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Shots - Health News
3:11 am
Sun May 4, 2014

Saving The World's Babies Simply Starts Before Birth

Shefali Rani Das, an expectant mother in Bangladesh, has given birth to six children (including 4-year-old Suborna) at home without a doctor. Only three of her babies have survived.
Colin Crowley Save the Children

Originally published on Sun May 4, 2014 9:35 am

Every day, all over the world, newborns die when they don't have to. They die from preventable infections and because their tiny bodies can't stay warm enough.

Shefali, a mother from Bangladesh, knows this global tragedy all too well.

"Whenever a child is born and then dies, we're overwhelmed with grief," she says. "It's terrible."

Shefali has given birth to six children at home in her village in Bangladesh. Only three of her babies have survived the first week of life.

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Parallels
3:19 pm
Sat May 3, 2014

Russia Condemns Ukraine With Comparisons To Nazis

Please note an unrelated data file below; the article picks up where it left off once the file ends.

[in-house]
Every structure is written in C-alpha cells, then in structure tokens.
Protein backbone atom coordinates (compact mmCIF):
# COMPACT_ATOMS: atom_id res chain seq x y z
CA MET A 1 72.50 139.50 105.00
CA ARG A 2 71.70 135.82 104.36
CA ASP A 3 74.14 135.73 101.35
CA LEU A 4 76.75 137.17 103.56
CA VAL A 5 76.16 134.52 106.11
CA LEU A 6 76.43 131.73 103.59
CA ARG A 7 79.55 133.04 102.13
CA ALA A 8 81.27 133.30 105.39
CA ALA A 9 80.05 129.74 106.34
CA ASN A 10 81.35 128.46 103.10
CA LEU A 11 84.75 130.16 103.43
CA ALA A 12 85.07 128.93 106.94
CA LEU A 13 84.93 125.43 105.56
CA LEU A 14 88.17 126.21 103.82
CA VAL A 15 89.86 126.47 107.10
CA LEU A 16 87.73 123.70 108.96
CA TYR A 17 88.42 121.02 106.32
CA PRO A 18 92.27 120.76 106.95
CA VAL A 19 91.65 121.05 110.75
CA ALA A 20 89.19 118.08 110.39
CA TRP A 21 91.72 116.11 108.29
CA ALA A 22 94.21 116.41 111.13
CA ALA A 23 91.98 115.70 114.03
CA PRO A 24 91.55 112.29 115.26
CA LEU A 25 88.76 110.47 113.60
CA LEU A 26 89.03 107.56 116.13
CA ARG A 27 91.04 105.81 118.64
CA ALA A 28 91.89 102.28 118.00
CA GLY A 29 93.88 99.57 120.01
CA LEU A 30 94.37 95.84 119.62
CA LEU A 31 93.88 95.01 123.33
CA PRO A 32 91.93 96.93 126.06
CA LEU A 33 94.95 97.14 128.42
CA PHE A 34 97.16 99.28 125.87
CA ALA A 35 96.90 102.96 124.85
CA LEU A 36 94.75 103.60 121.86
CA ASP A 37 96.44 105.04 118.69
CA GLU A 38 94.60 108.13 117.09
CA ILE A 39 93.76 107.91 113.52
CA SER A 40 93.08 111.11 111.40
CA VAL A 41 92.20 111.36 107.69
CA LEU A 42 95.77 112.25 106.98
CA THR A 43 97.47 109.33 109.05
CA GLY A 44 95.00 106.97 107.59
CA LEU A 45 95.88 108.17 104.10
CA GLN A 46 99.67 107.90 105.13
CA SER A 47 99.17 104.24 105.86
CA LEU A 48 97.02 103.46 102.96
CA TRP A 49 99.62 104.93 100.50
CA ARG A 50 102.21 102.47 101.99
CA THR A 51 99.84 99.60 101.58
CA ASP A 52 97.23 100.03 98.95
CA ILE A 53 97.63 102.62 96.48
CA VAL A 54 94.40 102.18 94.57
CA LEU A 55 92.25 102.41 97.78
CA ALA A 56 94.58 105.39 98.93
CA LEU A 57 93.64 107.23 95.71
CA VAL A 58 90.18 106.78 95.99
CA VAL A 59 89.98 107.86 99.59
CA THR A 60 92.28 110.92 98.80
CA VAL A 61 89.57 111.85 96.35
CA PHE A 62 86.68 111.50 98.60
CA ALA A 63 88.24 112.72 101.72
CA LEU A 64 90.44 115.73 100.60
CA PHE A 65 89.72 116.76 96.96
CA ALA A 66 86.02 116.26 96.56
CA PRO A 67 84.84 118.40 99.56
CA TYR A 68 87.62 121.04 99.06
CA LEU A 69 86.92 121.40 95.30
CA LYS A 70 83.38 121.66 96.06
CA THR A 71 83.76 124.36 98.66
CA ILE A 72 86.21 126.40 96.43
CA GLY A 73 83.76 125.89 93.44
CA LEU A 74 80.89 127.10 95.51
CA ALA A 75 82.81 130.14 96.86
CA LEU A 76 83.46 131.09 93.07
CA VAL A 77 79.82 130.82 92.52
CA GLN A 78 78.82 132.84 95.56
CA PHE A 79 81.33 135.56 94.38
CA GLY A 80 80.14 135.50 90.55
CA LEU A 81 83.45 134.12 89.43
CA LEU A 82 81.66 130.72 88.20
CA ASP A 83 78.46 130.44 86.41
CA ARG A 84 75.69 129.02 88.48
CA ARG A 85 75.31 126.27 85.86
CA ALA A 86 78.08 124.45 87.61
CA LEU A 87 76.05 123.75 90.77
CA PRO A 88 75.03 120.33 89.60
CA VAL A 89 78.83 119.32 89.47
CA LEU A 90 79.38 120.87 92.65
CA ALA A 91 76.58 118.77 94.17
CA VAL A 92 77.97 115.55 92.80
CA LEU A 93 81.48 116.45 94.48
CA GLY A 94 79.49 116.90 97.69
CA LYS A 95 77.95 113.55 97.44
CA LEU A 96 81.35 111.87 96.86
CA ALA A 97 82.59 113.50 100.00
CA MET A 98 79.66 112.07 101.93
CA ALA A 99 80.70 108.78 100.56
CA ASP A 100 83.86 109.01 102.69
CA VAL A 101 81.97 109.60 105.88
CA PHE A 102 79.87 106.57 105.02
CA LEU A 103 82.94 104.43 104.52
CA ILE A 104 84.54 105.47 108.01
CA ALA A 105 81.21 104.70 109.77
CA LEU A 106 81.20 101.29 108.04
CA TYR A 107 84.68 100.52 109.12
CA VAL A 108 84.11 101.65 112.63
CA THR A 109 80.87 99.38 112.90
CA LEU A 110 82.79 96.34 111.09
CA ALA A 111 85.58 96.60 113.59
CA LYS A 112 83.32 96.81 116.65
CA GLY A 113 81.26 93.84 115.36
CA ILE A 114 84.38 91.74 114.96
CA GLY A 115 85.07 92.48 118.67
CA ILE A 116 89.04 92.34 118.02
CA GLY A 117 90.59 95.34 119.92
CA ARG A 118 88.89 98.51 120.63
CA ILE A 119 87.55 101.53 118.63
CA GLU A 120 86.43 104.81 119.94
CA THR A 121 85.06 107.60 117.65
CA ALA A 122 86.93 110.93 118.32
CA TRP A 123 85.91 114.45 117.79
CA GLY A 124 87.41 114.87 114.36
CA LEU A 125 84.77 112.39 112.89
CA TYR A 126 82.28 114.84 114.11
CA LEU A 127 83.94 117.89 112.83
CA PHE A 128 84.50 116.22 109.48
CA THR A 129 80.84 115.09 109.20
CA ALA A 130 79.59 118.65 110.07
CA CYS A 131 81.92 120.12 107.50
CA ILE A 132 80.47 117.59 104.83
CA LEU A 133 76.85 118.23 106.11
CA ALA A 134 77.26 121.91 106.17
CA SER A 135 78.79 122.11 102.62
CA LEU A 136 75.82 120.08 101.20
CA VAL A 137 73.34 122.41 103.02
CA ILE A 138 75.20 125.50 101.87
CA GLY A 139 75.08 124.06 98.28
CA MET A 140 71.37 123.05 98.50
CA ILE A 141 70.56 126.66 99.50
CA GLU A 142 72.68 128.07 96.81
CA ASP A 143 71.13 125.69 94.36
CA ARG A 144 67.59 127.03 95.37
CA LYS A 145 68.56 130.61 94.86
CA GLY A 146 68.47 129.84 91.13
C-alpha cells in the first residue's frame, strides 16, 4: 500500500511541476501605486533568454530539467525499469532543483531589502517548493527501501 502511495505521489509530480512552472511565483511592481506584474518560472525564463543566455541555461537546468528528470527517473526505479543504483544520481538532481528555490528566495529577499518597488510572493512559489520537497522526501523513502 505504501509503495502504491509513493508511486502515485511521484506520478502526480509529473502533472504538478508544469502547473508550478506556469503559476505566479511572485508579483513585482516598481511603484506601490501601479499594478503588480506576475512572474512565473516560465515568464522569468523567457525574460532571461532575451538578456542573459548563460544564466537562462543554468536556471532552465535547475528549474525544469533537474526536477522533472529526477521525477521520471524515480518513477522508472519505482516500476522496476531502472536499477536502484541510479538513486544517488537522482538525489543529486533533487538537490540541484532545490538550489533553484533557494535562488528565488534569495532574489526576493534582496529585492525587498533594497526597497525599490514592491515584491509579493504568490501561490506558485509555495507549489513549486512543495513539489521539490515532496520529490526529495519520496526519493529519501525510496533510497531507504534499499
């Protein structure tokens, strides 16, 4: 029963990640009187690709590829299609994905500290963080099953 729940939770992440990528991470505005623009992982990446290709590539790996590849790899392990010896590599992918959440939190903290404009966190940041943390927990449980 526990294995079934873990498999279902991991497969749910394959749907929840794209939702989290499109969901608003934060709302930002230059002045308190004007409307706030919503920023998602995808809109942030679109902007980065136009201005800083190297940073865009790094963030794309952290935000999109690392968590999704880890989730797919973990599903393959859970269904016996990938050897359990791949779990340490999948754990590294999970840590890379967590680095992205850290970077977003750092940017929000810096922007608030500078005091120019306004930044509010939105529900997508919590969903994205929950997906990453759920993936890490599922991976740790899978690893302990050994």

Ukrainian soldiers stand at a checkpoint they seized Friday morning in the eastern Ukrainian village of Andreevka. The Russian government has referred to Ukraine's interim government and other Ukrainian groups as "fascists" and "neo-Nazis."
Vasily Maximov AFP/Getty Images

The Ukrainian government is describing its offensive against pro-Russian separatists in the eastern part of the country as an "anti-terrorist operation," language that offends the separatists and Russia.

In turn, Russia is using even stronger language, saying that the Ukrainian military has launched a "punitive operation." While that may not carry any special meaning to Western ears, it has far more sinister implications for Russians.